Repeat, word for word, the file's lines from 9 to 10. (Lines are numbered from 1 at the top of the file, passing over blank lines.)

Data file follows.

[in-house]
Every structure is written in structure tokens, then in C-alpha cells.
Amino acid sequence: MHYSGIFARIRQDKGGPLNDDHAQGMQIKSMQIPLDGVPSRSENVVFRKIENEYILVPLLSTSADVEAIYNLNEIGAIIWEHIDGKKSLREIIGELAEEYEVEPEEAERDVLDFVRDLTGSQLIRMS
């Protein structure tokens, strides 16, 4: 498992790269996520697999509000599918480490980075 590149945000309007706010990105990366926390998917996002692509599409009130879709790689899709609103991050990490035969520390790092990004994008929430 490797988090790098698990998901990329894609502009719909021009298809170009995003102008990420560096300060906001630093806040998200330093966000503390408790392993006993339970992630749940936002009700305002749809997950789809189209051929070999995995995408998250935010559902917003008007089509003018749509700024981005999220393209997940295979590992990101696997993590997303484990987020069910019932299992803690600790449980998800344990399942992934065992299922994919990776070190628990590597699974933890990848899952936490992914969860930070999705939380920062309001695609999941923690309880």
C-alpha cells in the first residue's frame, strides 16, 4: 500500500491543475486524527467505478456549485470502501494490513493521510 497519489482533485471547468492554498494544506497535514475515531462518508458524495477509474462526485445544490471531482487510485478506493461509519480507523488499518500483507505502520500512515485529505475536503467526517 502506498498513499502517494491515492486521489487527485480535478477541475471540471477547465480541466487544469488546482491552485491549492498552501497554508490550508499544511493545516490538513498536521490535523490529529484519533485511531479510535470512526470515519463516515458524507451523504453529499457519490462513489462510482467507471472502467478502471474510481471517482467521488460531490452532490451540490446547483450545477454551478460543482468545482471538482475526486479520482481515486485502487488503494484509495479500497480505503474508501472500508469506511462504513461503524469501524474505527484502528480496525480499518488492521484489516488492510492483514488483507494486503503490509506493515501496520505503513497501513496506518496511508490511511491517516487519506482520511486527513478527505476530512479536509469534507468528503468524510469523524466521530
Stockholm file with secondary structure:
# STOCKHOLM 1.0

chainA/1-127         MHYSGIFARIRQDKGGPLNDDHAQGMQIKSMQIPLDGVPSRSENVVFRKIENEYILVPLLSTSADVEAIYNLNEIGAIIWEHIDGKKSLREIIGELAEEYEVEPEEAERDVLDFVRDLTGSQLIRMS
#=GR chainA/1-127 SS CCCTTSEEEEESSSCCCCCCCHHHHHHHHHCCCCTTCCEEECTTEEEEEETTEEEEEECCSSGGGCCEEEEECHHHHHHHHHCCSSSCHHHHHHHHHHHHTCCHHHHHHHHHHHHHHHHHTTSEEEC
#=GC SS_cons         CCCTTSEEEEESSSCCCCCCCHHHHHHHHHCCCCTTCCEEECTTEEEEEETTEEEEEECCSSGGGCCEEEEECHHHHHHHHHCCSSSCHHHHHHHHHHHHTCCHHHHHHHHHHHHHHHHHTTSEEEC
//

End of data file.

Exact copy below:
#=GR chainA/1-127 SS CCCTTSEEEEESSSCCCCCCCHHHHHHHHHCCCCTTCCEEECTTEEEEEETTEEEEEECCSSGGGCCEEEEECHHHHHHHHHCCSSSCHHHHHHHHHHHHTCCHHHHHHHHHHHHHHHHHTTSEEEC
#=GC SS_cons         CCCTTSEEEEESSSCCCCCCCHHHHHHHHHCCCCTTCCEEECTTEEEEEETTEEEEEECCSSGGGCCEEEEECHHHHHHHHHCCSSSCHHHHHHHHHHHHTCCHHHHHHHHHHHHHHHHHTTSEEEC